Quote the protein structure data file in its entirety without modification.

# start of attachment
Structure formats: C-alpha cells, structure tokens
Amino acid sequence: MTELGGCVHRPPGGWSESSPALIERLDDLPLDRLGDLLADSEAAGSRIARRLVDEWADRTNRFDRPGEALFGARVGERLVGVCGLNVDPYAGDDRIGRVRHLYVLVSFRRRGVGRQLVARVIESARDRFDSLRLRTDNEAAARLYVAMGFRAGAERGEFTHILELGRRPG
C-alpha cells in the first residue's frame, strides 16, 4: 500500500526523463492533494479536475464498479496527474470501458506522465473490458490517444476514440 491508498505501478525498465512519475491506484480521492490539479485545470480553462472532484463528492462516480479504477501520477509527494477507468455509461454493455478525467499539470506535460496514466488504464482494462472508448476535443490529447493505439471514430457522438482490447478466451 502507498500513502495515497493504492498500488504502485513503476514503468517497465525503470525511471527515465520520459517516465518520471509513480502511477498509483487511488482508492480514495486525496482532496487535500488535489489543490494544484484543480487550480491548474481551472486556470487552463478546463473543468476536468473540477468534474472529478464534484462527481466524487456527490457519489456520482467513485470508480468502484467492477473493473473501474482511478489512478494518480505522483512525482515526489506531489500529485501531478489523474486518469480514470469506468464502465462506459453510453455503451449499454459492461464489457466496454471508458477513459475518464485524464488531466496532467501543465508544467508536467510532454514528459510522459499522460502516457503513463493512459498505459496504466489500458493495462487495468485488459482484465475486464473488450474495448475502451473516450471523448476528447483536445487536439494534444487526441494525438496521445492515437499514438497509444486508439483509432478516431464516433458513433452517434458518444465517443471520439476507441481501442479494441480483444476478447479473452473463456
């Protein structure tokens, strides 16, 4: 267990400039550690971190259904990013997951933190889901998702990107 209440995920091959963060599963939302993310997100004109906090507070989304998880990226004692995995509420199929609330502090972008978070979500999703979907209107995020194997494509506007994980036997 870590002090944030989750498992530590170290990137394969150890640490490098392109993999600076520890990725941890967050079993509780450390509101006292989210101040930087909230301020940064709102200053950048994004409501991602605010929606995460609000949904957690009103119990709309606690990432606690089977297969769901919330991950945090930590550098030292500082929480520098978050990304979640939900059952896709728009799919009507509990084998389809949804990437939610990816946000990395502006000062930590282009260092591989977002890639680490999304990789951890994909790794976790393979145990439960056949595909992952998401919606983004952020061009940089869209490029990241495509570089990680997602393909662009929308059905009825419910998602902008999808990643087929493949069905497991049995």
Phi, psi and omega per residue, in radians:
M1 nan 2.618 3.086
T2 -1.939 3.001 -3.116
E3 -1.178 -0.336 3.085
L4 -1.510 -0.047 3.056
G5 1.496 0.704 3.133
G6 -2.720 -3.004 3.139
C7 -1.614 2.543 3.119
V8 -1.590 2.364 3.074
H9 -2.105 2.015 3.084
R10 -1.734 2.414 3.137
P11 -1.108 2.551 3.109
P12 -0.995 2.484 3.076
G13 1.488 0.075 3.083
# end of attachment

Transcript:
Structure formats: C-alpha cells, structure tokens
Amino acid sequence: MTELGGCVHRPPGGWSESSPALIERLDDLPLDRLGDLLADSEAAGSRIARRLVDEWADRTNRFDRPGEALFGARVGERLVGVCGLNVDPYAGDDRIGRVRHLYVLVSFRRRGVGRQLVARVIESARDRFDSLRLRTDNEAAARLYVAMGFRAGAERGEFTHILELGRRPG
C-alpha cells in the first residue's frame, strides 16, 4: 500500500526523463492533494479536475464498479496527474470501458506522465473490458490517444476514440 491508498505501478525498465512519475491506484480521492490539479485545470480553462472532484463528492462516480479504477501520477509527494477507468455509461454493455478525467499539470506535460496514466488504464482494462472508448476535443490529447493505439471514430457522438482490447478466451 502507498500513502495515497493504492498500488504502485513503476514503468517497465525503470525511471527515465520520459517516465518520471509513480502511477498509483487511488482508492480514495486525496482532496487535500488535489489543490494544484484543480487550480491548474481551472486556470487552463478546463473543468476536468473540477468534474472529478464534484462527481466524487456527490457519489456520482467513485470508480468502484467492477473493473473501474482511478489512478494518480505522483512525482515526489506531489500529485501531478489523474486518469480514470469506468464502465462506459453510453455503451449499454459492461464489457466496454471508458477513459475518464485524464488531466496532467501543465508544467508536467510532454514528459510522459499522460502516457503513463493512459498505459496504466489500458493495462487495468485488459482484465475486464473488450474495448475502451473516450471523448476528447483536445487536439494534444487526441494525438496521445492515437499514438497509444486508439483509432478516431464516433458513433452517434458518444465517443471520439476507441481501442479494441480483444476478447479473452473463456
């Protein structure tokens, strides 16, 4: 267990400039550690971190259904990013997951933190889901998702990107 209440995920091959963060599963939302993310997100004109906090507070989304998880990226004692995995509420199929609330502090972008978070979500999703979907209107995020194997494509506007994980036997 870590002090944030989750498992530590170290990137394969150890640490490098392109993999600076520890990725941890967050079993509780450390509101006292989210101040930087909230301020940064709102200053950048994004409501991602605010929606995460609000949904957690009103119990709309606690990432606690089977297969769901919330991950945090930590550098030292500082929480520098978050990304979640939900059952896709728009799919009507509990084998389809949804990437939610990816946000990395502006000062930590282009260092591989977002890639680490999304990789951890994909790794976790393979145990439960056949595909992952998401919606983004952020061009940089869209490029990241495509570089990680997602393909662009929308059905009825419910998602902008999808990643087929493949069905497991049995």
Phi, psi and omega per residue, in radians:
M1 nan 2.618 3.086
T2 -1.939 3.001 -3.116
E3 -1.178 -0.336 3.085
L4 -1.510 -0.047 3.056
G5 1.496 0.704 3.133
G6 -2.720 -3.004 3.139
C7 -1.614 2.543 3.119
V8 -1.590 2.364 3.074
H9 -2.105 2.015 3.084
R10 -1.734 2.414 3.137
P11 -1.108 2.551 3.109
P12 -0.995 2.484 3.076
G13 1.488 0.075 3.083